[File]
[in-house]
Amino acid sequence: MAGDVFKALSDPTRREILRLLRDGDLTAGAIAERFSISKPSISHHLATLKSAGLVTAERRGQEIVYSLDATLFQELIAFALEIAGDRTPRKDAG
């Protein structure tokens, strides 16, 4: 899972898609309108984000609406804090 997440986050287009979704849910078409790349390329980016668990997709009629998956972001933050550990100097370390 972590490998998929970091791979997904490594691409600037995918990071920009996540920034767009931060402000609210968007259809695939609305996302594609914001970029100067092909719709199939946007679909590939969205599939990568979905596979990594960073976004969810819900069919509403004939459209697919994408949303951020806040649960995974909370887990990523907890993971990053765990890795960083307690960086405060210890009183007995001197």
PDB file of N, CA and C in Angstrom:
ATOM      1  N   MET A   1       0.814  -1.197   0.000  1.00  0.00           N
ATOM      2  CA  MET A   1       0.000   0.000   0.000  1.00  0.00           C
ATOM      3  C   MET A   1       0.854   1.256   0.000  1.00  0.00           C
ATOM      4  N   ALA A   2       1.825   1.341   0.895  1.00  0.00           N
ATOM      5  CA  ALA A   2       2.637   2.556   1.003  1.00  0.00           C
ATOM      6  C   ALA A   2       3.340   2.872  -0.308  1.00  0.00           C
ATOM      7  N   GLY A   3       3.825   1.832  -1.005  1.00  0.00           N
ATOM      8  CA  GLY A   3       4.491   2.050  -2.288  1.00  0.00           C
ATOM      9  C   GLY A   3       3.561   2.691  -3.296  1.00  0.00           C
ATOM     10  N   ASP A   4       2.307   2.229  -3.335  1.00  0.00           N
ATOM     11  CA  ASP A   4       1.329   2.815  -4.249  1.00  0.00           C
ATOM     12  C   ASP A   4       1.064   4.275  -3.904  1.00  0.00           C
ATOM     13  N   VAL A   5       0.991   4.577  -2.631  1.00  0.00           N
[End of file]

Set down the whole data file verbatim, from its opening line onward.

[in-house]
Amino acid sequence: MAGDVFKALSDPTRREILRLLRDGDLTAGAIAERFSISKPSISHHLATLKSAGLVTAERRGQEIVYSLDATLFQELIAFALEIAGDRTPRKDAG
């Protein structure tokens, strides 16, 4: 899972898609309108984000609406804090 997440986050287009979704849910078409790349390329980016668990997709009629998956972001933050550990100097370390 972590490998998929970091791979997904490594691409600037995918990071920009996540920034767009931060402000609210968007259809695939609305996302594609914001970029100067092909719709199939946007679909590939969205599939990568979905596979990594960073976004969810819900069919509403004939459209697919994408949303951020806040649960995974909370887990990523907890993971990053765990890795960083307690960086405060210890009183007995001197």
PDB file of N, CA and C in Angstrom:
ATOM      1  N   MET A   1       0.814  -1.197   0.000  1.00  0.00           N
ATOM      2  CA  MET A   1       0.000   0.000   0.000  1.00  0.00           C
ATOM      3  C   MET A   1       0.854   1.256   0.000  1.00  0.00           C
ATOM      4  N   ALA A   2       1.825   1.341   0.895  1.00  0.00           N
ATOM      5  CA  ALA A   2       2.637   2.556   1.003  1.00  0.00           C
ATOM      6  C   ALA A   2       3.340   2.872  -0.308  1.00  0.00           C
ATOM      7  N   GLY A   3       3.825   1.832  -1.005  1.00  0.00           N
ATOM      8  CA  GLY A   3       4.491   2.050  -2.288  1.00  0.00           C
ATOM      9  C   GLY A   3       3.561   2.691  -3.296  1.00  0.00           C
ATOM     10  N   ASP A   4       2.307   2.229  -3.335  1.00  0.00           N
ATOM     11  CA  ASP A   4       1.329   2.815  -4.249  1.00  0.00           C
ATOM     12  C   ASP A   4       1.064   4.275  -3.904  1.00  0.00           C
ATOM     13  N   VAL A   5       0.991   4.577  -2.631  1.00  0.00           N